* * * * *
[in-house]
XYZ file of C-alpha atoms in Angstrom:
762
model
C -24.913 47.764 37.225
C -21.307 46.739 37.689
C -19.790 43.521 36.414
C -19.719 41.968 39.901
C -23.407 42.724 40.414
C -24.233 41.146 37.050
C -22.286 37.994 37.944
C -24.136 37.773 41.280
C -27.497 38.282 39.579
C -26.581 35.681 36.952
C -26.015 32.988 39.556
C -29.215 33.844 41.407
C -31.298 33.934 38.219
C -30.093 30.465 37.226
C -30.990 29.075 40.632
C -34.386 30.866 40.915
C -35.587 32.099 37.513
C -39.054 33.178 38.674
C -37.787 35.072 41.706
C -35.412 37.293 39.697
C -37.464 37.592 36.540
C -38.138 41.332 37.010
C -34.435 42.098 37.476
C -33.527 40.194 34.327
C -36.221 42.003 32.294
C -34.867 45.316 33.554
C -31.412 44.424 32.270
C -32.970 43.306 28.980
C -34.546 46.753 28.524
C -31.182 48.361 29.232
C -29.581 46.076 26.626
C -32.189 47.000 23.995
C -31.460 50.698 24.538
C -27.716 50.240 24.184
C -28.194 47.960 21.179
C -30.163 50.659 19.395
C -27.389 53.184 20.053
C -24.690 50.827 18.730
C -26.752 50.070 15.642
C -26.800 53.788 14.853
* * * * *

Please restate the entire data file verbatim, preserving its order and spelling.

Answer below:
[in-house]
XYZ file of C-alpha atoms in Angstrom:
762
model
C -24.913 47.764 37.225
C -21.307 46.739 37.689
C -19.790 43.521 36.414
C -19.719 41.968 39.901
C -23.407 42.724 40.414
C -24.233 41.146 37.050
C -22.286 37.994 37.944
C -24.136 37.773 41.280
C -27.497 38.282 39.579
C -26.581 35.681 36.952
C -26.015 32.988 39.556
C -29.215 33.844 41.407
C -31.298 33.934 38.219
C -30.093 30.465 37.226
C -30.990 29.075 40.632
C -34.386 30.866 40.915
C -35.587 32.099 37.513
C -39.054 33.178 38.674
C -37.787 35.072 41.706
C -35.412 37.293 39.697
C -37.464 37.592 36.540
C -38.138 41.332 37.010
C -34.435 42.098 37.476
C -33.527 40.194 34.327
C -36.221 42.003 32.294
C -34.867 45.316 33.554
C -31.412 44.424 32.270
C -32.970 43.306 28.980
C -34.546 46.753 28.524
C -31.182 48.361 29.232
C -29.581 46.076 26.626
C -32.189 47.000 23.995
C -31.460 50.698 24.538
C -27.716 50.240 24.184
C -28.194 47.960 21.179
C -30.163 50.659 19.395
C -27.389 53.184 20.053
C -24.690 50.827 18.730
C -26.752 50.070 15.642
C -26.800 53.788 14.853